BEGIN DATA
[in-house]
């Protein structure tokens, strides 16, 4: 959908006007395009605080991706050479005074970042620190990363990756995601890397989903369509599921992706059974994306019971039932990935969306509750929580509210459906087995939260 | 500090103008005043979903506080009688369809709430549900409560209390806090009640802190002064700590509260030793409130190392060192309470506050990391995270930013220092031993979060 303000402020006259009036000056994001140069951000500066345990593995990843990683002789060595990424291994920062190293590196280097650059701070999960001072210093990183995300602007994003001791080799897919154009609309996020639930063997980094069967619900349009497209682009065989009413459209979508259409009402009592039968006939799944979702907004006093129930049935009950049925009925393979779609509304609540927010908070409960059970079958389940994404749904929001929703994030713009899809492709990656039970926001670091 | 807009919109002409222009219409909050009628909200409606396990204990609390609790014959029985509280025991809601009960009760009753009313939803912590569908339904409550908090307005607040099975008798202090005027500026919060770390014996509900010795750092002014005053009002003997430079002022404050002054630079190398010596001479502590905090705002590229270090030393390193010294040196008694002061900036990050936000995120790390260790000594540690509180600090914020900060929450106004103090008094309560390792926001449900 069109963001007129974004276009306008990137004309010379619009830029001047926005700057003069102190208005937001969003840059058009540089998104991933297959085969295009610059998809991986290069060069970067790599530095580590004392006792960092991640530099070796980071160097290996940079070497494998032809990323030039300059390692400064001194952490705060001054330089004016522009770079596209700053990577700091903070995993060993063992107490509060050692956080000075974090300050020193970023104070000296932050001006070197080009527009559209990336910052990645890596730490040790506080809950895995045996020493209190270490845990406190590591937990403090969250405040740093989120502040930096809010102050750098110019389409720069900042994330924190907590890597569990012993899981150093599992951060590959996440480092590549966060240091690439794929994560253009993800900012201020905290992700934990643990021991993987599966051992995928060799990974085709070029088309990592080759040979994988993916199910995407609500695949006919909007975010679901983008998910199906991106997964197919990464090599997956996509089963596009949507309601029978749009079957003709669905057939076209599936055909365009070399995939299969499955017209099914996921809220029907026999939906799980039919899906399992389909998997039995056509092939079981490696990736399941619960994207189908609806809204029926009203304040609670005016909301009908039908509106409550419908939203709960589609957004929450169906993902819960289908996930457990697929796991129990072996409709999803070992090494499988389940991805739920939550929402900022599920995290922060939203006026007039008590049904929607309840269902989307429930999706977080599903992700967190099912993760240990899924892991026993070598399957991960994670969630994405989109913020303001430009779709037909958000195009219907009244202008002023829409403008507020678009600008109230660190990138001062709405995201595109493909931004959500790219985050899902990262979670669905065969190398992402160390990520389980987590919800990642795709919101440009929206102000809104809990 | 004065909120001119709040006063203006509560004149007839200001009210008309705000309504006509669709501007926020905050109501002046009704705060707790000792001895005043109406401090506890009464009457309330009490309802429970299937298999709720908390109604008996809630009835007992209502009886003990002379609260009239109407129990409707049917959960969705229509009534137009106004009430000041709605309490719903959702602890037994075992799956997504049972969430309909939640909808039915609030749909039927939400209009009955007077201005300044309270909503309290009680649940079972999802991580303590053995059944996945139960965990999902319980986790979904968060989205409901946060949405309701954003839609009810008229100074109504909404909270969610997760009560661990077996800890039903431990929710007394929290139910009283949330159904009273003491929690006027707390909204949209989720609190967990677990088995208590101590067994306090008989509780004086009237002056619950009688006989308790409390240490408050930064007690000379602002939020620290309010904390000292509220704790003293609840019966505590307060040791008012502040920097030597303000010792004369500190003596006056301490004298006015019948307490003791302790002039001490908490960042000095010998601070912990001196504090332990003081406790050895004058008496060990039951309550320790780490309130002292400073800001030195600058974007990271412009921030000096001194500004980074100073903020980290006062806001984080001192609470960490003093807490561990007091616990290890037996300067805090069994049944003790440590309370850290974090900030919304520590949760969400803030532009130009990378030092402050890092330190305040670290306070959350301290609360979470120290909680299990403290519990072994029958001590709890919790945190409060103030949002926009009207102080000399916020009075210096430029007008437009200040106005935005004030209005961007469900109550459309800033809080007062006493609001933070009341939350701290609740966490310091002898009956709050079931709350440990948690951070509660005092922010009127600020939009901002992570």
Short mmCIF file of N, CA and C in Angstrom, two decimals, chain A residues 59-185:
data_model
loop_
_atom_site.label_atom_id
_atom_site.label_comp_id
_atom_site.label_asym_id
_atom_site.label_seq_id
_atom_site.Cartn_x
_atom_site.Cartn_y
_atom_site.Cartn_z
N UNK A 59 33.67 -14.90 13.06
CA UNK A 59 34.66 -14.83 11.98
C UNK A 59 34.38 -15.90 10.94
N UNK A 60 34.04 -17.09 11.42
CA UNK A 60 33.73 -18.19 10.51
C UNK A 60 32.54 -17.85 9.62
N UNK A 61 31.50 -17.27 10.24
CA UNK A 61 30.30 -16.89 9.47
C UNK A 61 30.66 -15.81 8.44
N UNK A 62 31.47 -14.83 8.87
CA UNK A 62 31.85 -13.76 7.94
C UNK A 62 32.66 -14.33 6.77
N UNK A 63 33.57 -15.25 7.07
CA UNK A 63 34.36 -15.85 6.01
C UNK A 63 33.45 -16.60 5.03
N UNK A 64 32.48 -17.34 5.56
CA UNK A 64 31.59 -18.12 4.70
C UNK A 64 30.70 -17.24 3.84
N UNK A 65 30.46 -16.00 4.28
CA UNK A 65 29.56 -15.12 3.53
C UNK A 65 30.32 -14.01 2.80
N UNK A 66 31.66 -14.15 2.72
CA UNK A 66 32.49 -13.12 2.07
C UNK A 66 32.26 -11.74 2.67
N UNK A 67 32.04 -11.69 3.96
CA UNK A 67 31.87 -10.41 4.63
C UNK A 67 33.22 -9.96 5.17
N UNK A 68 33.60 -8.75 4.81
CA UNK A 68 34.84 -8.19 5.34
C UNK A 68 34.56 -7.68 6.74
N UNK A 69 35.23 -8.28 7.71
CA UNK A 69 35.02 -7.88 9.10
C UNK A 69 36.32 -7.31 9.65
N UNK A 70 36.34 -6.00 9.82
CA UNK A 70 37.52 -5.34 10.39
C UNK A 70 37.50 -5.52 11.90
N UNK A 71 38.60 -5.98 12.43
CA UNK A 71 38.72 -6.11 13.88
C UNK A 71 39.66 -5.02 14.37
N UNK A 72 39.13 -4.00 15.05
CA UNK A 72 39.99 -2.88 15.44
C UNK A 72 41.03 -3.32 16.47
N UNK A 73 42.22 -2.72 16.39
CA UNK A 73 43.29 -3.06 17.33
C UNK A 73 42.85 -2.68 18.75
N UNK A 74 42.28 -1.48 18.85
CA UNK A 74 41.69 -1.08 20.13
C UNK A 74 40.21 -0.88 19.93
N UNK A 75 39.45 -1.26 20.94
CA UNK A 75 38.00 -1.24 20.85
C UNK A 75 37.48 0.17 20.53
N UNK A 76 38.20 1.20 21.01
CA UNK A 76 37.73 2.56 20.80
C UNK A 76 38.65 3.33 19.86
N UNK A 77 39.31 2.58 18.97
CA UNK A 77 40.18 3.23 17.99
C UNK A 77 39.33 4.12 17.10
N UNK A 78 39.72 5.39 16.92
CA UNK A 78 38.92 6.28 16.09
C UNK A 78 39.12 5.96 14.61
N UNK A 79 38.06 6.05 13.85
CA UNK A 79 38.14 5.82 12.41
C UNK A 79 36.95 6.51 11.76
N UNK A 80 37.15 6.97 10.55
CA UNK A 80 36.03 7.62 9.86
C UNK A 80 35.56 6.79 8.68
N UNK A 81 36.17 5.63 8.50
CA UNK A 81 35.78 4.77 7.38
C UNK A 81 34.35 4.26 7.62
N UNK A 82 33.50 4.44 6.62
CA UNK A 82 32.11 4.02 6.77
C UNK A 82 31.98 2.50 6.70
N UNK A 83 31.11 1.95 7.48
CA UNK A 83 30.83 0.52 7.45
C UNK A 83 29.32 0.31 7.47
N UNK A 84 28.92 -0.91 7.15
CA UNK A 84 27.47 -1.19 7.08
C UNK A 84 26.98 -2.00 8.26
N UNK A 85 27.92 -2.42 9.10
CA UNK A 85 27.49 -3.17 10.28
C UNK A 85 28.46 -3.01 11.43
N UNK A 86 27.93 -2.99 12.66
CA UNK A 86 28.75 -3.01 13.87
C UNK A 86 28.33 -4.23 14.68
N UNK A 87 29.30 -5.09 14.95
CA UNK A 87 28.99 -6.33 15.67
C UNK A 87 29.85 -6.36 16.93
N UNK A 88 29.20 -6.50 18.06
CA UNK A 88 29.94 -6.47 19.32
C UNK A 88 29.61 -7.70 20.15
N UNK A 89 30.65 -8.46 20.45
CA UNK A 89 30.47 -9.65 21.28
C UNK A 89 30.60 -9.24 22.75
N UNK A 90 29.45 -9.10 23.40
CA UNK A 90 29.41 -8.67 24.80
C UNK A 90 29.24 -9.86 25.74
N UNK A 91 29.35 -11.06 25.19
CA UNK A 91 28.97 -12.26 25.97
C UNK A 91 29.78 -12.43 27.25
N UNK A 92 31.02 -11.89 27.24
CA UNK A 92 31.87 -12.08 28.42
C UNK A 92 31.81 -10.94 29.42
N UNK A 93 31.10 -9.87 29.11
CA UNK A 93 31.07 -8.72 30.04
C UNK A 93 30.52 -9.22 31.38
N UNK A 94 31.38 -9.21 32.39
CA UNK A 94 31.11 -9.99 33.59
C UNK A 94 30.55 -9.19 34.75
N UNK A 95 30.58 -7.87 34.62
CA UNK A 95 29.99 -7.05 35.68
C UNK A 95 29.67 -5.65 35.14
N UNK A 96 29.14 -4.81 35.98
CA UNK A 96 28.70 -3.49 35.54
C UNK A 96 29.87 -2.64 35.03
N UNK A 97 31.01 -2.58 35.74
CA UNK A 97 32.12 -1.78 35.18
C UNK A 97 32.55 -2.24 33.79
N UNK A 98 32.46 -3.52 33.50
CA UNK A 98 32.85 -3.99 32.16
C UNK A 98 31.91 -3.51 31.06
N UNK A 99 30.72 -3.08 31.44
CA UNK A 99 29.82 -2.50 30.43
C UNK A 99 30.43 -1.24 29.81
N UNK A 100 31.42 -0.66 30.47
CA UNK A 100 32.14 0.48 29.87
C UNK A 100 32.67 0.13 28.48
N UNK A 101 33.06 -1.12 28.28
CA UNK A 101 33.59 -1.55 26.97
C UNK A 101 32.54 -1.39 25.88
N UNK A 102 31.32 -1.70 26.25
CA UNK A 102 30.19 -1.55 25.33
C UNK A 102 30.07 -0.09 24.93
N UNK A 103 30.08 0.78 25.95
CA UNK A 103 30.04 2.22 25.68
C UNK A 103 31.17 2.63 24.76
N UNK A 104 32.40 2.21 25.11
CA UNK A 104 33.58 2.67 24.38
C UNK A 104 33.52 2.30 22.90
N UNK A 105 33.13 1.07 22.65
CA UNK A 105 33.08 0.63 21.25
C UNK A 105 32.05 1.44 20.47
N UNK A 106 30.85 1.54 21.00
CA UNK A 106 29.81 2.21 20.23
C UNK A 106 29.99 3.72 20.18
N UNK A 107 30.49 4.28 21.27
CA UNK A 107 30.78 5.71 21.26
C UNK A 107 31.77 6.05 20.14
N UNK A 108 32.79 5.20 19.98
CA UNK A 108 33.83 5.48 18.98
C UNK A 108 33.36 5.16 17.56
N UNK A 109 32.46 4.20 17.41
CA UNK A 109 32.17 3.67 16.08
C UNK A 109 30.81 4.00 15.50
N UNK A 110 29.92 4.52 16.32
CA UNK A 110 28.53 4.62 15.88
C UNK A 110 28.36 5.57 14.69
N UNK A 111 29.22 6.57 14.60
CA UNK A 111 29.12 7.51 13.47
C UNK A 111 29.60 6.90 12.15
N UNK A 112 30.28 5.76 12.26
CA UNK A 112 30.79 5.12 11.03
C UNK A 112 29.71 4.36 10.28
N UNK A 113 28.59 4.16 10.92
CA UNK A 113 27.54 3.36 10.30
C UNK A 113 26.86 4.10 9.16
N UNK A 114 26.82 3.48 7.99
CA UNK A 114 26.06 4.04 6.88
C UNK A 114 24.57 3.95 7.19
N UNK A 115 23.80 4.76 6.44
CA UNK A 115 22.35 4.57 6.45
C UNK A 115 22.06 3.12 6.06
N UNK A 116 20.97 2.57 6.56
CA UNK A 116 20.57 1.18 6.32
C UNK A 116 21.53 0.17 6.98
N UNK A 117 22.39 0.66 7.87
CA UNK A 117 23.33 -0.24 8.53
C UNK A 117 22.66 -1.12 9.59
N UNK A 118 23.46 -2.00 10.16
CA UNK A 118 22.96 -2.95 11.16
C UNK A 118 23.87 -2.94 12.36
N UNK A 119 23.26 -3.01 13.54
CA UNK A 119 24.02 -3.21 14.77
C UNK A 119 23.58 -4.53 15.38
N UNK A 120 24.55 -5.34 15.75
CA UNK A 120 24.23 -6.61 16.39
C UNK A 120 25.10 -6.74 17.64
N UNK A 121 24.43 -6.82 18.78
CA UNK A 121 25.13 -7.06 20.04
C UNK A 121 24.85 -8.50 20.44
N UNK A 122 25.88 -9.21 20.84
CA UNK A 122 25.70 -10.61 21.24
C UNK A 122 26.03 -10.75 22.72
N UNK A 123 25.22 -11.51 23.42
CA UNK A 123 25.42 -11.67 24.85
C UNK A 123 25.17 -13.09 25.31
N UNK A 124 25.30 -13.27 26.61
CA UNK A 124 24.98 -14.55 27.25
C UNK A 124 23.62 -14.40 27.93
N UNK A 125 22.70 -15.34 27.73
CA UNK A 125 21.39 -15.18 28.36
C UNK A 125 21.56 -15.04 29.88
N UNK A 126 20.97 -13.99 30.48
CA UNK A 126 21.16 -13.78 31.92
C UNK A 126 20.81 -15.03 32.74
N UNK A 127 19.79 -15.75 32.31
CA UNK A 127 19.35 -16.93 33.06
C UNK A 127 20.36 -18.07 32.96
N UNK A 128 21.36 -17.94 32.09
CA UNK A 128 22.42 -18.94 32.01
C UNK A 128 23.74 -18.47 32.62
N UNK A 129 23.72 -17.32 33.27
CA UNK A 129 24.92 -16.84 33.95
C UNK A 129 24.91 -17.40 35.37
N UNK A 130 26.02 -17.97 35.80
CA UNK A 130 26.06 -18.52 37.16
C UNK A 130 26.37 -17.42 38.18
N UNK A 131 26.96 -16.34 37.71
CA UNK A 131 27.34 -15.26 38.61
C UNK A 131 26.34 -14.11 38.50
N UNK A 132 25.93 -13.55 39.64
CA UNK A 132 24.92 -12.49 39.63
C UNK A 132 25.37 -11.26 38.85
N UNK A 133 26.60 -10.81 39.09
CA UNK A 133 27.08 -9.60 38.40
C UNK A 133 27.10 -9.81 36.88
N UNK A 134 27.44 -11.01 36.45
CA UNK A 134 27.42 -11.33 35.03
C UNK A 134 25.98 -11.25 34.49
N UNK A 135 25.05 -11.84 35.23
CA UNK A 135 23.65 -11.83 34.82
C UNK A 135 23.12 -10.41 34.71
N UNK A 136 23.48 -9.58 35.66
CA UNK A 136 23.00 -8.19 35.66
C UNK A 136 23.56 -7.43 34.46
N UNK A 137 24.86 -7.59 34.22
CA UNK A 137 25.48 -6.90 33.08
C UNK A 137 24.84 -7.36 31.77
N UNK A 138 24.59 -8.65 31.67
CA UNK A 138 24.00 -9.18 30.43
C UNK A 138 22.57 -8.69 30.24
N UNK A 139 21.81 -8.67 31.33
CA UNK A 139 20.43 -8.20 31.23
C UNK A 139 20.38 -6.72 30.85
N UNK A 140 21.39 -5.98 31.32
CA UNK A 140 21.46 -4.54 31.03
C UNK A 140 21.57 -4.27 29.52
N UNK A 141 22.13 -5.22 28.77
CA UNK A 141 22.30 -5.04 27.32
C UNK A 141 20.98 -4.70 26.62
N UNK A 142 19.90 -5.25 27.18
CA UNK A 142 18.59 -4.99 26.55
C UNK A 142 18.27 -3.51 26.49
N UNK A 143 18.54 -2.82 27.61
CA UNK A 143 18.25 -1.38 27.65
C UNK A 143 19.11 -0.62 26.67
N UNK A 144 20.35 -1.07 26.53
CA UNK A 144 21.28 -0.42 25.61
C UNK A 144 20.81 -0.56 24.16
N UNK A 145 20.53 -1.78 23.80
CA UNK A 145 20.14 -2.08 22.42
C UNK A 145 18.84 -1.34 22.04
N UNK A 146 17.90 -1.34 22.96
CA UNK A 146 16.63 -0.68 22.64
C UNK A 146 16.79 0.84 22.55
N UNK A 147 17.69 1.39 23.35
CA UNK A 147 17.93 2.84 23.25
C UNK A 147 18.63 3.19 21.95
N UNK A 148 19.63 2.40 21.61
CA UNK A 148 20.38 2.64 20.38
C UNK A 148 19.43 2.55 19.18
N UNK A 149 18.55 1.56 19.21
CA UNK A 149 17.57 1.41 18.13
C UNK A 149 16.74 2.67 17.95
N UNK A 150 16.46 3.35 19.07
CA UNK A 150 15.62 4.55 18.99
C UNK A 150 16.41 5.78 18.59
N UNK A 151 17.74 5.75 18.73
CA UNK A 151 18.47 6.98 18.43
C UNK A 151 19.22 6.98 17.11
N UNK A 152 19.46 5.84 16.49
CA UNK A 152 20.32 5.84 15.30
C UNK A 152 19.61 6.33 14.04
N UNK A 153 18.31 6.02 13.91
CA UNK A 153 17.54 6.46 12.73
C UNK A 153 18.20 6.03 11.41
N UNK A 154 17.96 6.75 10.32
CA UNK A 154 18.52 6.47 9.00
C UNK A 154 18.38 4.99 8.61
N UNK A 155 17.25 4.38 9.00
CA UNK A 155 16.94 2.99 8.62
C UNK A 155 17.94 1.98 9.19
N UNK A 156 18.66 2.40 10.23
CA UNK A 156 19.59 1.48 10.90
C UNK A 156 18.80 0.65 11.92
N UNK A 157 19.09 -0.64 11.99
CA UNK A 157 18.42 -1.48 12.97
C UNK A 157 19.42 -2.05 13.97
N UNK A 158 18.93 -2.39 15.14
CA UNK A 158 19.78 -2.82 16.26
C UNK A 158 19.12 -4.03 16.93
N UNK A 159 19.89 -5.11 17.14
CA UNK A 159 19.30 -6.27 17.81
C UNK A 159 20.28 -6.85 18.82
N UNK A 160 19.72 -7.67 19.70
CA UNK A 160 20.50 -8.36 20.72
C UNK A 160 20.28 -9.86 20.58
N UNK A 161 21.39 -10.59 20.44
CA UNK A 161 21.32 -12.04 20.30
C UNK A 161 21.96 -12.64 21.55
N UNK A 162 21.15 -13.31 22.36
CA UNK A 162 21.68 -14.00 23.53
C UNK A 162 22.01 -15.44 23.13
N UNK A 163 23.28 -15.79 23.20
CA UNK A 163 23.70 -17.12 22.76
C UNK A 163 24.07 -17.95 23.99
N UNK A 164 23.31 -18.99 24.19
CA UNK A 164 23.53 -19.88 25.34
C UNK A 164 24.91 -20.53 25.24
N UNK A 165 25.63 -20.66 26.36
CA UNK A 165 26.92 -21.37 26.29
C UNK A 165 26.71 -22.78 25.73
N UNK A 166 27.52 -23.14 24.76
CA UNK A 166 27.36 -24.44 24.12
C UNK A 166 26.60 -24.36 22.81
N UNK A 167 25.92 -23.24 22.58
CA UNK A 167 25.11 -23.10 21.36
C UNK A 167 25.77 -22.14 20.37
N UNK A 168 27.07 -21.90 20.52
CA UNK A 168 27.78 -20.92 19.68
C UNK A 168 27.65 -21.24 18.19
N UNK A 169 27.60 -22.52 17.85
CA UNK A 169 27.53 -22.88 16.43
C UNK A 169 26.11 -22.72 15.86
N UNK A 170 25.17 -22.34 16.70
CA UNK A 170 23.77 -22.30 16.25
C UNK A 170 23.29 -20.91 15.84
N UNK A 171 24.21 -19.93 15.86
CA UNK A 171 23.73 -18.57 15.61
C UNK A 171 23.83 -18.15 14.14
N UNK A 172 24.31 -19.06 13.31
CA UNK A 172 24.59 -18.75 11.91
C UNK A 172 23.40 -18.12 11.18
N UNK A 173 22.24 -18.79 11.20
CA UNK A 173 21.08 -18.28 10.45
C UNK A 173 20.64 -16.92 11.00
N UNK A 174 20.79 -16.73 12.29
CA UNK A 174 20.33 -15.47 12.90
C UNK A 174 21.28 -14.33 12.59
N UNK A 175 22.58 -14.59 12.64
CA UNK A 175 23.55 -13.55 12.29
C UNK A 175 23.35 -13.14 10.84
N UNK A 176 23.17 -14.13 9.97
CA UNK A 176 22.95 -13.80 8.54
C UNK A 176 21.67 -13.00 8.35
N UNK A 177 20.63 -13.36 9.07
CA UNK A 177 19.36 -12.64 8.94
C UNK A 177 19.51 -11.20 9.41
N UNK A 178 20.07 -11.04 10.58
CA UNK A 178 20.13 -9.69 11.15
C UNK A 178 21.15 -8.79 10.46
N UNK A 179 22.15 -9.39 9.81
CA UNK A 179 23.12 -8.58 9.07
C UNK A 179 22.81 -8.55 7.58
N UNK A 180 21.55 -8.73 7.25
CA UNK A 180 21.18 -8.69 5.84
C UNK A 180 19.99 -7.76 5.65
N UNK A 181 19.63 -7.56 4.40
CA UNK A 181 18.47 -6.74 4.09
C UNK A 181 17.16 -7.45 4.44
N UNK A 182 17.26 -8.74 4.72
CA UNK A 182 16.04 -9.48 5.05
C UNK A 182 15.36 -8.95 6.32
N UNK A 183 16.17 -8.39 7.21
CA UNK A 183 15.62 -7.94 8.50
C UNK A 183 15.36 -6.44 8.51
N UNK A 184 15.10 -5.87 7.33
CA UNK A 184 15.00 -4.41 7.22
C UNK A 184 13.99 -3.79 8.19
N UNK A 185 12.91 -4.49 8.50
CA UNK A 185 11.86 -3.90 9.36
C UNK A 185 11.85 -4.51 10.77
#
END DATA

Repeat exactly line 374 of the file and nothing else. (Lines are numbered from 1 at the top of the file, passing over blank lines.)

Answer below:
CA UNK A 179 23.12 -8.58 9.07